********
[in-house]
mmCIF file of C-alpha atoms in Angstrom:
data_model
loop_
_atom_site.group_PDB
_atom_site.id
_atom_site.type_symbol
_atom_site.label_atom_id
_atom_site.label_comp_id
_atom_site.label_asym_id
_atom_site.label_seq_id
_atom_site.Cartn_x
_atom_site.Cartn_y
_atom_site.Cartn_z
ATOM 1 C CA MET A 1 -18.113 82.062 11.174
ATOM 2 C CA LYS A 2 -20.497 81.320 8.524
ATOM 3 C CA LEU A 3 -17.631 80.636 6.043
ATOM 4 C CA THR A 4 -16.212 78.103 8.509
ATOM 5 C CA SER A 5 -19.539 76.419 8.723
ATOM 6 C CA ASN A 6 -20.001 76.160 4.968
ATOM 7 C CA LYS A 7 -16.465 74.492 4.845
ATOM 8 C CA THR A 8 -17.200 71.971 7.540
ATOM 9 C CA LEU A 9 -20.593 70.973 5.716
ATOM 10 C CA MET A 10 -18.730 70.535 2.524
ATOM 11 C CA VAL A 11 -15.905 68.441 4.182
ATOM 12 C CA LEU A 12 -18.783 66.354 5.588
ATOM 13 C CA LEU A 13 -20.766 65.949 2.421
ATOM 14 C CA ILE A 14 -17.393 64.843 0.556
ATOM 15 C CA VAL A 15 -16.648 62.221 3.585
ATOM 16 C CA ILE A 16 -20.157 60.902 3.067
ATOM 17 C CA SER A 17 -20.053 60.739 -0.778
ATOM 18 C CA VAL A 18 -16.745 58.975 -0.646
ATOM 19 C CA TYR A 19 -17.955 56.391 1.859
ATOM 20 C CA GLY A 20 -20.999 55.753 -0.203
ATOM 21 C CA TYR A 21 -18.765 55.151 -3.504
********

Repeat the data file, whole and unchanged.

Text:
[in-house]
mmCIF file of C-alpha atoms in Angstrom:
data_model
loop_
_atom_site.group_PDB
_atom_site.id
_atom_site.type_symbol
_atom_site.label_atom_id
_atom_site.label_comp_id
_atom_site.label_asym_id
_atom_site.label_seq_id
_atom_site.Cartn_x
_atom_site.Cartn_y
_atom_site.Cartn_z
ATOM 1 C CA MET A 1 -18.113 82.062 11.174
ATOM 2 C CA LYS A 2 -20.497 81.320 8.524
ATOM 3 C CA LEU A 3 -17.631 80.636 6.043
ATOM 4 C CA THR A 4 -16.212 78.103 8.509
ATOM 5 C CA SER A 5 -19.539 76.419 8.723
ATOM 6 C CA ASN A 6 -20.001 76.160 4.968
ATOM 7 C CA LYS A 7 -16.465 74.492 4.845
ATOM 8 C CA THR A 8 -17.200 71.971 7.540
ATOM 9 C CA LEU A 9 -20.593 70.973 5.716
ATOM 10 C CA MET A 10 -18.730 70.535 2.524
ATOM 11 C CA VAL A 11 -15.905 68.441 4.182
ATOM 12 C CA LEU A 12 -18.783 66.354 5.588
ATOM 13 C CA LEU A 13 -20.766 65.949 2.421
ATOM 14 C CA ILE A 14 -17.393 64.843 0.556
ATOM 15 C CA VAL A 15 -16.648 62.221 3.585
ATOM 16 C CA ILE A 16 -20.157 60.902 3.067
ATOM 17 C CA SER A 17 -20.053 60.739 -0.778
ATOM 18 C CA VAL A 18 -16.745 58.975 -0.646
ATOM 19 C CA TYR A 19 -17.955 56.391 1.859
ATOM 20 C CA GLY A 20 -20.999 55.753 -0.203
ATOM 21 C CA TYR A 21 -18.765 55.151 -3.504